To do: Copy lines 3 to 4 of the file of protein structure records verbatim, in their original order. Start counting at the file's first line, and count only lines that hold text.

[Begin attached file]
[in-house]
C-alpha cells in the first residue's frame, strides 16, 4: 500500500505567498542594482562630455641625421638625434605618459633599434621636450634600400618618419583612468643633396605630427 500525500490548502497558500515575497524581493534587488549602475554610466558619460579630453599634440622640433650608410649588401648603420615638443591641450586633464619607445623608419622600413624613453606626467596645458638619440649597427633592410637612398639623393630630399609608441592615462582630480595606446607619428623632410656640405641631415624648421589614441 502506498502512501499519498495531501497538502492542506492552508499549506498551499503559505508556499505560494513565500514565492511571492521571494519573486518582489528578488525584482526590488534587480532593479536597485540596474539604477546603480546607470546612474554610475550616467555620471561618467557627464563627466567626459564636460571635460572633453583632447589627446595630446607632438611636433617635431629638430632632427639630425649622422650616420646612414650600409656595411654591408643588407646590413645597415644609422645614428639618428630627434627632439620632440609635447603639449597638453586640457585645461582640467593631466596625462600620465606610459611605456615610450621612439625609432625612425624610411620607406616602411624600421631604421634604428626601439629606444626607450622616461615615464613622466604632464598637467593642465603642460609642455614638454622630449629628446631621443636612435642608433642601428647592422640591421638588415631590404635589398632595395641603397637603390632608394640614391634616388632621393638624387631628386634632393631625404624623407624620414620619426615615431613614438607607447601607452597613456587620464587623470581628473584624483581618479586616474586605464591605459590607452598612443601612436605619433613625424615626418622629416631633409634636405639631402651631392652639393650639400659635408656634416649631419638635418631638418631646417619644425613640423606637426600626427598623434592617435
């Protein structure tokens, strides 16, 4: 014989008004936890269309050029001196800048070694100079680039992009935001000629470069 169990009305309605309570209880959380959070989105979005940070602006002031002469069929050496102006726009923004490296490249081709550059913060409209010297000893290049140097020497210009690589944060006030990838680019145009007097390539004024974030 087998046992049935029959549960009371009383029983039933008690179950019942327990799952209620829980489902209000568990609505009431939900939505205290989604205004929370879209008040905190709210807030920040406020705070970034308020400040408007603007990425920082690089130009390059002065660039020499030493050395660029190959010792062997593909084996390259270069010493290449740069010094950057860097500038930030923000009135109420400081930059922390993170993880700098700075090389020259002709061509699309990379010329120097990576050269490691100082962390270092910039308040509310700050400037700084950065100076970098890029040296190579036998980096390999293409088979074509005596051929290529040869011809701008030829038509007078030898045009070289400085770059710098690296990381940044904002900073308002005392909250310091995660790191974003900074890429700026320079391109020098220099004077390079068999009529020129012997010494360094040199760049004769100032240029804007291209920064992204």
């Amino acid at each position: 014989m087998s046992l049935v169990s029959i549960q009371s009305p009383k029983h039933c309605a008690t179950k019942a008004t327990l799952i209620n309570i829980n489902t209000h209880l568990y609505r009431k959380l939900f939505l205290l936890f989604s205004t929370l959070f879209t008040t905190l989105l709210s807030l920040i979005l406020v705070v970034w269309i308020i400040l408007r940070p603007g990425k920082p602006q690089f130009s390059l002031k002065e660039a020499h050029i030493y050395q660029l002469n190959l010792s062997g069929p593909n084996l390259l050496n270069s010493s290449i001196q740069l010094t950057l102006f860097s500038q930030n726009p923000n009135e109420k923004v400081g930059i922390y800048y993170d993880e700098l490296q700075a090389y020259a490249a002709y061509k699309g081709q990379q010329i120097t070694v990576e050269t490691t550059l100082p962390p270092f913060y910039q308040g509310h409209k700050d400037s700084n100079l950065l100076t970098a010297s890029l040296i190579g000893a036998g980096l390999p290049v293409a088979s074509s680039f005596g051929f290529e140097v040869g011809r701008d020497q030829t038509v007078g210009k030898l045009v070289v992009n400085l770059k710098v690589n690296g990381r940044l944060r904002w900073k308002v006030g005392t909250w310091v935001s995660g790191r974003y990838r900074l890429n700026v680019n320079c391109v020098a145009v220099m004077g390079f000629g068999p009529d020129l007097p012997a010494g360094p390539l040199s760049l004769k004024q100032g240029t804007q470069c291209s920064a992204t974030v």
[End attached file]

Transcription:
């Protein structure tokens, strides 16, 4: 014989008004936890269309050029001196800048070694100079680039992009935001000629470069 169990009305309605309570209880959380959070989105979005940070602006002031002469069929050496102006726009923004490296490249081709550059913060409209010297000893290049140097020497210009690589944060006030990838680019145009007097390539004024974030 087998046992049935029959549960009371009383029983039933008690179950019942327990799952209620829980489902209000568990609505009431939900939505205290989604205004929370879209008040905190709210807030920040406020705070970034308020400040408007603007990425920082690089130009390059002065660039020499030493050395660029190959010792062997593909084996390259270069010493290449740069010094950057860097500038930030923000009135109420400081930059922390993170993880700098700075090389020259002709061509699309990379010329120097990576050269490691100082962390270092910039308040509310700050400037700084950065100076970098890029040296190579036998980096390999293409088979074509005596051929290529040869011809701008030829038509007078030898045009070289400085770059710098690296990381940044904002900073308002005392909250310091995660790191974003900074890429700026320079391109020098220099004077390079068999009529020129012997010494360094040199760049004769100032240029804007291209920064992204």
């Amino acid at each position: 014989m087998s046992l049935v169990s029959i549960q009371s009305p009383k029983h039933c309605a008690t179950k019942a008004t327990l799952i209620n309570i829980n489902t209000h209880l568990y609505r009431k959380l939900f939505l205290l936890f989604s205004t929370l959070f879209t008040t905190l989105l709210s807030l920040i979005l406020v705070v970034w269309i308020i400040l408007r940070p603007g990425k920082p602006q690089f130009s390059l002031k002065e660039a020499h050029i030493y050395q660029l002469n190959l010792s062997g069929p593909n084996l390259l050496n270069s010493s290449i001196q740069l010094t950057l102006f860097s500038q930030n726009p923000n009135e109420k923004v400081g930059i922390y800048y993170d993880e700098l490296q700075a090389y020259a490249a002709y061509k699309g081709q990379q010329i120097t070694v990576e050269t490691t550059l100082p962390p270092f913060y910039q308040g509310h409209k700050d400037s700084n100079l950065l100076t970098a010297s890029l040296i190579g000893a036998g980096l390999p290049v293409a088979s074509s680039f005596g051929f290529e140097v040869g011809r701008d020497q030829t038509v007078g210009k030898l045009v070289v992009n400085l770059k710098v690589n690296g990381r940044l944060r904002w900073k308002v006030g005392t909250w310091v935001s995660g790191r974003y990838r900074l890429n700026v680019n320079c391109v020098a145009v220099m004077g390079f000629g068999p009529d020129l007097p012997a010494g360094p390539l040199s760049l004769k004024q100032g240029t804007q470069c291209s920064a992204t974030v």